I think most of us can say similar things about our dear friend stress: we fear it, acknowledge it, try and deal with it and ultimately accept it as a daily companion, like a pesky shadow you just can't shake.
Every step of our lives seems to come with admonishments to reduce and manage stress. I was particularly inundated with tales of medical students being consumed by stress, fables and urban legends about the first year student who finally lost it after an anatomy final and was never seen again. And of course it only gets worse when you become a resident: not only are you still responsible for a behemoth mountain of ever evolving information but now you have real live patients relying on your decisions and abilities. Adding a pregnancy (and subsequent newborn) to this mix may seem to some a wee bit reckless, nay, foolhardy?
I am a true believer that work, money and those annoying details like crushing medical school debt are merely the means to a full life, NOT the focus of life. I acknowledge these details can be scary and deserve attention, but I also realize how easy it is to slip into what I call a problem focused life. I heard it a million times in medical school: 'Just three more years, then it gets better.' 'Just one more year then I'll be a resident and it'll be better.' Then residency came and I was probably more surprised than I had any right to be when I heard the very same sentiments from my fellow residents: 'Just three years of residency, then I'll be working and it'll be better.'
One of the reasons I finally scrounged up the courage to change specialties mid residency was the simple fact that I really listened to the people I worked with and I realized one day that I was starting to tell myself the same things they were telling themselves: just a few more years, then I can be happy. No sir. Life doesn't work that way. Happiness and life happen now, not in five years. And if it's not, you better slow down and figure out why.
Aside from the major life changes we may need to face, stress management is, in my humble pathologist's opinion, a micro activity. It is something that happens in the million teeny decisions we make every day that add up to a surprising artillery against the things that make our cortisol soar and our sleep restless. It's enjoying your breakfast quietly without checking your long suffering bank account. It's snugging up to your favorite work out DVD rather than stare at your computer and suffer through another five slides on the powerpoint that can wait until tomorrow. It's consciously dismissing that snarky comment your coworker winged at you and choosing to hug your spouse for an extra few minutes before you settle into the reassuring routine of making dinner.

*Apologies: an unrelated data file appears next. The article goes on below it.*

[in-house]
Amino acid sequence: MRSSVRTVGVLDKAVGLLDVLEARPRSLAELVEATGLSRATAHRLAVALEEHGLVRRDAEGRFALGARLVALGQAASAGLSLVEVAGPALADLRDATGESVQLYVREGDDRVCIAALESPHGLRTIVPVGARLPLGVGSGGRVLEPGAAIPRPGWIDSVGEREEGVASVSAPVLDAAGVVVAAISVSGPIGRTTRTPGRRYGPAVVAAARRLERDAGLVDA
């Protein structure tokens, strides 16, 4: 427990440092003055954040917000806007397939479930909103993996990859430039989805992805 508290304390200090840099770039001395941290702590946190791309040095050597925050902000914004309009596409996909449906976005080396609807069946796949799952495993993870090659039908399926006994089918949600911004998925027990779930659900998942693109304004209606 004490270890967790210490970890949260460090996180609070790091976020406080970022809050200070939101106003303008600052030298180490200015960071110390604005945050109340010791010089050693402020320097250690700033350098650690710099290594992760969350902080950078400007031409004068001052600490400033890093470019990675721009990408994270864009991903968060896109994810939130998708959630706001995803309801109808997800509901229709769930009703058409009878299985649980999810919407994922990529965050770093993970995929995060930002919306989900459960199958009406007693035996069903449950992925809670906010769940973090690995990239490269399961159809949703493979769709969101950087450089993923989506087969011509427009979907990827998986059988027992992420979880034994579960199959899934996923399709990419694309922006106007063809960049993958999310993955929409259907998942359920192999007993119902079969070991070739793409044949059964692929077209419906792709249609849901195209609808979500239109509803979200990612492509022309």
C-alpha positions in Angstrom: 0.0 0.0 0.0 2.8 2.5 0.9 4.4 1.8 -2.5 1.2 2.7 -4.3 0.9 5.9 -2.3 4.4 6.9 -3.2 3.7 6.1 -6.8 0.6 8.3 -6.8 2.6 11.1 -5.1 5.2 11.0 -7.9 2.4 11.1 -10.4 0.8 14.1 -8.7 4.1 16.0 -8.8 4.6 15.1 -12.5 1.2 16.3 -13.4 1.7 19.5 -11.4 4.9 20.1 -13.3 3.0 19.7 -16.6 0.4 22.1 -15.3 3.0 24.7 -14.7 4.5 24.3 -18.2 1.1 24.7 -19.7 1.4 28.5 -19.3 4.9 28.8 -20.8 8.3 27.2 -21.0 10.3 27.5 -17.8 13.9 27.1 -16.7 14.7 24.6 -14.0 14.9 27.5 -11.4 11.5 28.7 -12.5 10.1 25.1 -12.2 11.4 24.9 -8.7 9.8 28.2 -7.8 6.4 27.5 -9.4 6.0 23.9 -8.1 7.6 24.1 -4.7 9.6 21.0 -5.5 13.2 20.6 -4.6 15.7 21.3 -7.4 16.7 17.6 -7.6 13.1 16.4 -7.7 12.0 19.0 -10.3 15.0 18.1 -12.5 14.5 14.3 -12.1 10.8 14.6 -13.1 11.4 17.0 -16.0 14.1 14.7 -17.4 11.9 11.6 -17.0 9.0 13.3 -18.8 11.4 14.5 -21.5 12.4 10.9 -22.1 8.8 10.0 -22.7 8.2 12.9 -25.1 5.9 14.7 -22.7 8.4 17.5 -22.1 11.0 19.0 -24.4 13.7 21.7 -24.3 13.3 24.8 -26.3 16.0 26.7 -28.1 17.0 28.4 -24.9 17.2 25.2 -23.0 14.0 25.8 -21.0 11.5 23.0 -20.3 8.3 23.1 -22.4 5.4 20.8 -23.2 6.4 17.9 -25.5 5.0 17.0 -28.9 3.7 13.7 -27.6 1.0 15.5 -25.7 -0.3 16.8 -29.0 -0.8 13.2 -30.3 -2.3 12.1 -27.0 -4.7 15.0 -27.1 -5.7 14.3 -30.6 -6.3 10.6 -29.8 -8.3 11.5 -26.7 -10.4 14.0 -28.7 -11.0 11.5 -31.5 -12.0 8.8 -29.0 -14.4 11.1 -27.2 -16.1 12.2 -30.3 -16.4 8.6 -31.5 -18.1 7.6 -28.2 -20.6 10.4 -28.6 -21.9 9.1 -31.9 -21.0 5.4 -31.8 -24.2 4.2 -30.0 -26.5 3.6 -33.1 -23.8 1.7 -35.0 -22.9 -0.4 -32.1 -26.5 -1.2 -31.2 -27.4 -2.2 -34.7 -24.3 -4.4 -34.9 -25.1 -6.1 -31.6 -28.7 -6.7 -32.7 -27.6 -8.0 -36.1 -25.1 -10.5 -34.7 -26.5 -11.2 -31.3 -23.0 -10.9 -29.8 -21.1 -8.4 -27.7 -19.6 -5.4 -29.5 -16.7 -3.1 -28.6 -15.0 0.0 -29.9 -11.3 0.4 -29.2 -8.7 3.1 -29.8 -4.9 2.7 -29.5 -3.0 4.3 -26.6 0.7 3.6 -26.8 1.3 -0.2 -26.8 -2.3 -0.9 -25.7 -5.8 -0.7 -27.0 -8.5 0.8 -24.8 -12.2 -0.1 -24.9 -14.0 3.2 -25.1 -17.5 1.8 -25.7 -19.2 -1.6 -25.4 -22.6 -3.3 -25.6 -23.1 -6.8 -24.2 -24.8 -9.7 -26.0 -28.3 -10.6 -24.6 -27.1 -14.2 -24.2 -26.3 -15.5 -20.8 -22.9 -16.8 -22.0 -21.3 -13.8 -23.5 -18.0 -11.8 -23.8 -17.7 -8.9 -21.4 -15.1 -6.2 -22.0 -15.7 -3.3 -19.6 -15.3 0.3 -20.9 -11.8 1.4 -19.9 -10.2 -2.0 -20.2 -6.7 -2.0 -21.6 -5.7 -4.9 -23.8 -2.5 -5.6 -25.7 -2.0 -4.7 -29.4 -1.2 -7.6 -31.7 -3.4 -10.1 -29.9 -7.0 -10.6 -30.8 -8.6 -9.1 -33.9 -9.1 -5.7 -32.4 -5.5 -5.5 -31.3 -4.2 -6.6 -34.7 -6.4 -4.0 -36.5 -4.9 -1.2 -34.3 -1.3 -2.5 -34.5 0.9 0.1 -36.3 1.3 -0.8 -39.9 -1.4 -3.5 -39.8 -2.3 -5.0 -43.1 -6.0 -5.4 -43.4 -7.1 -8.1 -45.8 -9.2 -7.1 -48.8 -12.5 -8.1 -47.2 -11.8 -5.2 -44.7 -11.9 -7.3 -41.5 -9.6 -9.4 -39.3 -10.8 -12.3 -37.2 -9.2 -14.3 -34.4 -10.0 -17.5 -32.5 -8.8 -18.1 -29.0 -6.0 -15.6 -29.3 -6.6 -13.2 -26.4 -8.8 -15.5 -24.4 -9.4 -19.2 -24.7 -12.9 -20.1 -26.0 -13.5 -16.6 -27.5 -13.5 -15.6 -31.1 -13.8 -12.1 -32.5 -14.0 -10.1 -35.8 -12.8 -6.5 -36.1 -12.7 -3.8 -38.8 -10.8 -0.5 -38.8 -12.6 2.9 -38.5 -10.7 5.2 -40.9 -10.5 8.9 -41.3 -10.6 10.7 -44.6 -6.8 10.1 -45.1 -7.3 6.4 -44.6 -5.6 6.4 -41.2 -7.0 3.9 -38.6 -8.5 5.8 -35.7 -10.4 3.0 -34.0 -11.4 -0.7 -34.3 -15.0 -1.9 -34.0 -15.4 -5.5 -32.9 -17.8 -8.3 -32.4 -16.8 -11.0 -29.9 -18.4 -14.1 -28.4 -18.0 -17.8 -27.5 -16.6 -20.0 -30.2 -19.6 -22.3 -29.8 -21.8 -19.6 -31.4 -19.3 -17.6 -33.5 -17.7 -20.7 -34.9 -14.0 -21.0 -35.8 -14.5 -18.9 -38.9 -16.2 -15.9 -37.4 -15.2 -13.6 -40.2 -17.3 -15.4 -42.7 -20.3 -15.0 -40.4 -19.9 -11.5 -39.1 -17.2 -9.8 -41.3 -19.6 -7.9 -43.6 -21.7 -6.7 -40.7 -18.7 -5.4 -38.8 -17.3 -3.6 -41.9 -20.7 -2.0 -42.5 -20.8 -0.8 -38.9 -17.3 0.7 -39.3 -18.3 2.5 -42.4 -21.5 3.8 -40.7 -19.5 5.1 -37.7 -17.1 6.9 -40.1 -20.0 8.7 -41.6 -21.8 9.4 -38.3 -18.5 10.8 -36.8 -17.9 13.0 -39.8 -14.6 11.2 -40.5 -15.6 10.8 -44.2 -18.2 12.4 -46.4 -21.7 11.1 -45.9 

Back to my original question: adding a pregnancy and baby to the mix? For sure foolhardy! But life waits for no one and remember what I said about delicious, chubby, infant thigh rolls in my last post? At the end of the day most of the things we let stress us out are just gory little details. And details are never as beautiful as the big picture. Especially when there's a sweet smelling baby to be added to it.
And for those moments that just get the best of you, I advise generous portions of this chocolate pudding. I blended it in the vitamix longer than the original recipe recommended and was rewarded with the most spectacular, airy yet dense love child of luscious pudding and ethereal mousse. Get on it.
Dark Chocolate Pudding
Serves 8. Or 6 in need of stress reduction.
Slightly modified from Melissa Clark
- 1 large egg, plus 2 yolks
- 6 ounces bittersweet chocolate (70% percent cacao, broken into pieces)
- 2 tablespoons unsalted butter, cubed into several pieces
- 1 teaspoon vanilla extract
- 2 ½ cups whole milk
cup heavy cream (plus additional for serving)
- ⅓ cup plus 2 tablespoons firmly packed brown sugar
- 2 tablespoons unsweetened cocoa powder
- 2 tablespoons cornstarch
- ¼ teaspoon fine sea salt
- Freshly whipped sweetened cream with a dash of vanilla extract, for serving
In a small heat proof bowl, whisk together the egg and egg yolks. Set aside.
In a heavy bottom sauce pan, whisk together the milk, heavy cream, brown sugar, cocoa powder, corn starch and salt. Bring to a slow simmer over medium heat, whisking the whole time. Simmer for 2 minutes (and no more). Remove from heat and slowly whisk some (about 1 1/2 cups) of the hot custard into your eggs until the eggs are heated up (this tempers the eggs and prevents them from scrambling when you add them into the rest of the custard). Scrape the tempered eggs into your sauce pan, whisking the whole time. Return to low heat and whisk until the pudding is quite thick and steaming. This should take only a minute or two. And do not stress if you see it getting a little grainy or curdled! The blender is to the rescue.
Scrape all of the hot custard into your blender on top of the chocolate and butter. Turn blender on, bring it to high, and blend for a full 3 minutes. It will look a little frothy. Turn off blender and pour the custard into serving ramekins or cups of your choice. You can also pour into one big serving bowl but that's not nearly as fun or cute.
Chill in the fridge, uncovered, for at least 4 hours before serving. If making a day ahead, cover with plastic wrap once fully chilled.
Serve with generous dollops of sweetened whipped cream and a sigh of appreciation for life that includes this pudding/mousse love child.